Over a decade ago, researchers at the University of California, San Diego, found that a common organic insecticide - a crystal protein made by bacteria found in dirt - could also be used to safely treat roundworm infections in rodents. The crystal protein, called Cry5B, showed promise as a possible way to treat intestinal parasites in humans. But patients would have to eat the soil bacteria live to receive the benefits of the Cry5B protein, and it wasn’t known if the bacteria were safe to ingest.
Now, the UCSD research team, led by Raffi Aroian, PhD, has found a way to make a bacteria that humans can safely ingest produce the same crystal protein that kills roundworms and other intestinal parasites. The findings of their study are published online in the journal Applied and Environmental Microbiology. From a press release:
Hookworms, and other intestinal parasites known as helminths infect more than 1 billion people in poverty-stricken, tropical nations, sucking the vitality from the body, and leaving hundreds of millions of children physically and mentally stunted. Current drugs are insufficiently effective, and resistance is rising, but little effort has been made to develop better drugs because the relevant populations do not represent a profitable market for drug companies.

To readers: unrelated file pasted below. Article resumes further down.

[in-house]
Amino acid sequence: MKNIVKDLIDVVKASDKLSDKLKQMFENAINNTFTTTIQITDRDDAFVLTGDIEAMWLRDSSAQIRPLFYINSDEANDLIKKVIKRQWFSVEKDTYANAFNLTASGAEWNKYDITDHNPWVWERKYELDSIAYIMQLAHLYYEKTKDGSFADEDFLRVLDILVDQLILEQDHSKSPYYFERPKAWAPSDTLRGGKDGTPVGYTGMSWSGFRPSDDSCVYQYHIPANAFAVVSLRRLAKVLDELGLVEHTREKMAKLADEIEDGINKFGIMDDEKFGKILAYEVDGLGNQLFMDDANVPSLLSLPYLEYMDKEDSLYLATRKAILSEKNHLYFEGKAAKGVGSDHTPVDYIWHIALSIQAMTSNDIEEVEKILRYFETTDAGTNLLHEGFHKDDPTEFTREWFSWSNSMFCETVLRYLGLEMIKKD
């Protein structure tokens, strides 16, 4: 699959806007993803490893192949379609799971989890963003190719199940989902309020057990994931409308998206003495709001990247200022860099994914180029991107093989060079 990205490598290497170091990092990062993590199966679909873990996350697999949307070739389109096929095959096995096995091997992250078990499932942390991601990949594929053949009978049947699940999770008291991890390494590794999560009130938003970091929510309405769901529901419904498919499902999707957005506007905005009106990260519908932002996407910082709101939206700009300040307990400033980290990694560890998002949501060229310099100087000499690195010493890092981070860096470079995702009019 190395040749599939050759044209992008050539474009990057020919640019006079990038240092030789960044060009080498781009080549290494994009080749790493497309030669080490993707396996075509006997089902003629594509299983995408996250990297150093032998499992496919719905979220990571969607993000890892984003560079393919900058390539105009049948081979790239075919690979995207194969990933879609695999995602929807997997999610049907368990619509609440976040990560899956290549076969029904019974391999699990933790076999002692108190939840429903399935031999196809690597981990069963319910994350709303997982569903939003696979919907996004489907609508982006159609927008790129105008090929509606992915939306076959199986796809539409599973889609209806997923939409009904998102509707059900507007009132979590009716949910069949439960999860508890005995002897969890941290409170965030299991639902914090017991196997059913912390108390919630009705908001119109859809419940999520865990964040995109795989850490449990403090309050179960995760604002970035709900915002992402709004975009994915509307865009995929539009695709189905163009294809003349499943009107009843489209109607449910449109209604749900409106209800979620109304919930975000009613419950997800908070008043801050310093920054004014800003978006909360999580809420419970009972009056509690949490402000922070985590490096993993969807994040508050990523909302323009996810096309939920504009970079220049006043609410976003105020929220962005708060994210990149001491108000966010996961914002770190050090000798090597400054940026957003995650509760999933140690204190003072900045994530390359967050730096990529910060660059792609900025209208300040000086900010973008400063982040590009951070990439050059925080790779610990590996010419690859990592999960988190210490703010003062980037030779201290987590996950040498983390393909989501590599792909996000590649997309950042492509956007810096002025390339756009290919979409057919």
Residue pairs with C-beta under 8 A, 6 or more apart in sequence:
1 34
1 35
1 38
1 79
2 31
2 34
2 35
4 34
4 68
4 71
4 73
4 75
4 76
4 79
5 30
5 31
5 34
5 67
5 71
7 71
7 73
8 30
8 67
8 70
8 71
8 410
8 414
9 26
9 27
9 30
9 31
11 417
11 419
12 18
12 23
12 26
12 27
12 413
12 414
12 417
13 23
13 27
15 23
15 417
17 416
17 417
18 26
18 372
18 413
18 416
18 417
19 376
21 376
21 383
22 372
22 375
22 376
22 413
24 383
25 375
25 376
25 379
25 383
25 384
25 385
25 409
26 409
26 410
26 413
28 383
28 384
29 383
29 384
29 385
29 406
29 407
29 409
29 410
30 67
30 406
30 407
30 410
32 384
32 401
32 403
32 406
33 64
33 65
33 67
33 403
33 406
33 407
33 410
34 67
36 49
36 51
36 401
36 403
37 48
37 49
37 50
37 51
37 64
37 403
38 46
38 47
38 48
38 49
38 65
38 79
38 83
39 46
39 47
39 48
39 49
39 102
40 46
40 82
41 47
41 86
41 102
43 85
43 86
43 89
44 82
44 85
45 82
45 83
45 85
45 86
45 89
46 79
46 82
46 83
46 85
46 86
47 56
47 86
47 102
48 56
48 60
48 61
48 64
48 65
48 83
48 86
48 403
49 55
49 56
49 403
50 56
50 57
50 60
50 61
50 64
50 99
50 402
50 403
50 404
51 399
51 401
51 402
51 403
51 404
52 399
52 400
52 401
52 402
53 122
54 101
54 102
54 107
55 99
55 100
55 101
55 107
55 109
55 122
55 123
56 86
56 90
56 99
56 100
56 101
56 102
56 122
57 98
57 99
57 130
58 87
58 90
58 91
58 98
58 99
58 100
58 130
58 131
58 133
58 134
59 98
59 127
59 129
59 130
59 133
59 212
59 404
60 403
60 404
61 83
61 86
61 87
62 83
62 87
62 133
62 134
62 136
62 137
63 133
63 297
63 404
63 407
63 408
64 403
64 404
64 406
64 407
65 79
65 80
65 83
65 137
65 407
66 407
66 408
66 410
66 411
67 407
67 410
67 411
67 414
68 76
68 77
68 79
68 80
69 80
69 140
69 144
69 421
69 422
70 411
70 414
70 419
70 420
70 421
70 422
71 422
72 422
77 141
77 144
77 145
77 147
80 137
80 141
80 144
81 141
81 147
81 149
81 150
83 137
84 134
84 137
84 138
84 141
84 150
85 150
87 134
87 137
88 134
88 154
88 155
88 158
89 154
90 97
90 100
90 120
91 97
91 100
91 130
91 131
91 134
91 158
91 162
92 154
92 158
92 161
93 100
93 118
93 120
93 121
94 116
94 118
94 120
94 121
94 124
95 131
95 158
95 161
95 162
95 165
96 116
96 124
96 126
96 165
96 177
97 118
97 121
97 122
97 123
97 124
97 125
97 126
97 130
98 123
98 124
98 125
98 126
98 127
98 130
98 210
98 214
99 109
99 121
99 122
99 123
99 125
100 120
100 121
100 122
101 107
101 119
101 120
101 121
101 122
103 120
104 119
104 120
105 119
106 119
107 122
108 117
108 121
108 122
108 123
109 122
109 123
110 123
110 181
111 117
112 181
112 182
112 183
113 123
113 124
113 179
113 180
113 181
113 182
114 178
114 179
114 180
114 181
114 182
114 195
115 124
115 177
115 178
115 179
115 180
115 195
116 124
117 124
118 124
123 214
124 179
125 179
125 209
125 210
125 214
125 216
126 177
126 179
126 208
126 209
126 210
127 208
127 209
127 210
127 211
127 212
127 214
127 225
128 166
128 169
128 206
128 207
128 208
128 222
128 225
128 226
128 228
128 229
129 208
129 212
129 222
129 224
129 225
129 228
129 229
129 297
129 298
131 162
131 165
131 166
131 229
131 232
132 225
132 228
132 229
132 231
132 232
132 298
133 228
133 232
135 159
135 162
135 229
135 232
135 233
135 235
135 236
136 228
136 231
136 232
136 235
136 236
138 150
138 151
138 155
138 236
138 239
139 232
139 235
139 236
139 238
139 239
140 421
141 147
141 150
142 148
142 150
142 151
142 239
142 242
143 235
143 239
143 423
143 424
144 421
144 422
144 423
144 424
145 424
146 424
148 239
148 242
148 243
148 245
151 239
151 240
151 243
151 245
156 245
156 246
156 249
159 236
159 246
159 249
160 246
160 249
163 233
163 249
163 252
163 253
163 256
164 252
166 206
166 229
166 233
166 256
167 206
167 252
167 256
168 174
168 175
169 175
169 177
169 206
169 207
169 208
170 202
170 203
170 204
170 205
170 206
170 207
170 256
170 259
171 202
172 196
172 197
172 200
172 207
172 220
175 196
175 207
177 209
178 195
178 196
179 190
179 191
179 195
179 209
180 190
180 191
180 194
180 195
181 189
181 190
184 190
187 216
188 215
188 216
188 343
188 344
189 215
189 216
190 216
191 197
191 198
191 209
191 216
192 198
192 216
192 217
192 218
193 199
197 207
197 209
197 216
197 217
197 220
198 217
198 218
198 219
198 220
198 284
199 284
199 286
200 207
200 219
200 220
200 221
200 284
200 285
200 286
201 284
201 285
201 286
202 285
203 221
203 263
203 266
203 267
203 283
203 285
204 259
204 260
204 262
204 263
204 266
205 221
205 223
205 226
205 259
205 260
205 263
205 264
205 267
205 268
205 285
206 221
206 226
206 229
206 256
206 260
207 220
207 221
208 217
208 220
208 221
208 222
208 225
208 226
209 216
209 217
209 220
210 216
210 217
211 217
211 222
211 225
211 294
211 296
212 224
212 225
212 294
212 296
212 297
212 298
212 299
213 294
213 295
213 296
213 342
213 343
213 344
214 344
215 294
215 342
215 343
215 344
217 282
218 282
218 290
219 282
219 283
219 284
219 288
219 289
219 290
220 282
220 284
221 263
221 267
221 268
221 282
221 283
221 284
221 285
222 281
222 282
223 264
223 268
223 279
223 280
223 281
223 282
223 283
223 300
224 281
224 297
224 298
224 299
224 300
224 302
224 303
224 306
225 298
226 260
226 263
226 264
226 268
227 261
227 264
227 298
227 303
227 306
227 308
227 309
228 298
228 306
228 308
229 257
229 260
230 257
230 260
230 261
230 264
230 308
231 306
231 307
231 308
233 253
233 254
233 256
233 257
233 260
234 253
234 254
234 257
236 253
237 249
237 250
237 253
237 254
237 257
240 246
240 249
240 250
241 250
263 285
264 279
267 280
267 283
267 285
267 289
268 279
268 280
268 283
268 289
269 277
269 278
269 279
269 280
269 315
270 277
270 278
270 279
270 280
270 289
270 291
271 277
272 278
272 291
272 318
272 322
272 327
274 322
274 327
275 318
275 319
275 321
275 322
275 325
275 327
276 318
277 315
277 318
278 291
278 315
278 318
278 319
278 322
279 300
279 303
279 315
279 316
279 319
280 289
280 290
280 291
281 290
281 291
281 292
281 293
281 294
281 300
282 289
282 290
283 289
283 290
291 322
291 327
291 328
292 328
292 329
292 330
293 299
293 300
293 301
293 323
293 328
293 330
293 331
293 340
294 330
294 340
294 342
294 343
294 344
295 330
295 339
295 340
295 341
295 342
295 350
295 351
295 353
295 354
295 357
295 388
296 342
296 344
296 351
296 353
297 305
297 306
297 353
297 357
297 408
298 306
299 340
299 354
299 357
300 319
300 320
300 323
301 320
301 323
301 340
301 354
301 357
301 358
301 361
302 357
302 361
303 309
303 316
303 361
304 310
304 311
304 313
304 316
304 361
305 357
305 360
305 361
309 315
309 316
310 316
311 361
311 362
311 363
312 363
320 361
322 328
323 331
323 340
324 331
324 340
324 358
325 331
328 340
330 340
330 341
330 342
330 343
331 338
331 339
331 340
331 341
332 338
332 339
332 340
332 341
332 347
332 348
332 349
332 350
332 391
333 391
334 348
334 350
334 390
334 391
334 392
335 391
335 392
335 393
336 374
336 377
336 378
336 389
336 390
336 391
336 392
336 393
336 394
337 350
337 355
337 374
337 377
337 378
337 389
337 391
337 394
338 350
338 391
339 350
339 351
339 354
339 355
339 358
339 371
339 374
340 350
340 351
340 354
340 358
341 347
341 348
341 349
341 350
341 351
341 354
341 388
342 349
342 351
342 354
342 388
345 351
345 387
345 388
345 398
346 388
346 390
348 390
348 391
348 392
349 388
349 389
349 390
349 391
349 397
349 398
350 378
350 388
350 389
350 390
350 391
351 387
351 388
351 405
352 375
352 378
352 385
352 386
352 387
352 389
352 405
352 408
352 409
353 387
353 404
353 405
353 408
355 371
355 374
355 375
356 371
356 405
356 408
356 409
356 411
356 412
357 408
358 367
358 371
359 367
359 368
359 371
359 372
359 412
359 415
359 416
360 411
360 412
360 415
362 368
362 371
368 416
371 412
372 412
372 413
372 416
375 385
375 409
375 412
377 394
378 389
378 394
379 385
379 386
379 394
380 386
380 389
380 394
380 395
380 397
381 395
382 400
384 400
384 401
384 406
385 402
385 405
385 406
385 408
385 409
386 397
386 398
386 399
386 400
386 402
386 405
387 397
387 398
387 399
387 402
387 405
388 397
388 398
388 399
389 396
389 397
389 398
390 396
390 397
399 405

"The challenge is that any cure must be very cheap, it must have the ability to be mass produced in tremendous quantities, safe, and able to withstand rough conditions, including lack of refrigeration, extreme heat, and remote locations," says [Aroian].
This study had two parts. First the research team engineered the bacteria (called Bacillus subtilis PY79) to produce the crystal protein that kills intestinal parasites. Then the team fed the engineered bacteria to animal models infected with a roundworm known to also infect humans. The crystal protein works by poking tiny holes in the cell membranes of nematodes and insects. The protein cannot bind to the cell membranes of vertebrates, so it is safe for vertebrates to ingest.
The study showed that "a small dose of Cry5B, expressed in this bacterium can achieve a 93 percent elimination of hookworm parasites from infected hamsters. That, says Aroian, is substantially better than current drugs."
At this point, only animals have been treated with the new Cry5B producing bacterium. But this new finding could someday help people with intestinal parasite infections - a problem that affects more than 1 billion people worldwide.
Holly MacCormick is a writing intern in the medical school’s Office of Communication & Public Affairs. She is a graduate student in ecology and evolutionary biology at University of California-Santa Cruz.
Previously: Could worms be the answer to treating autoimmune disease?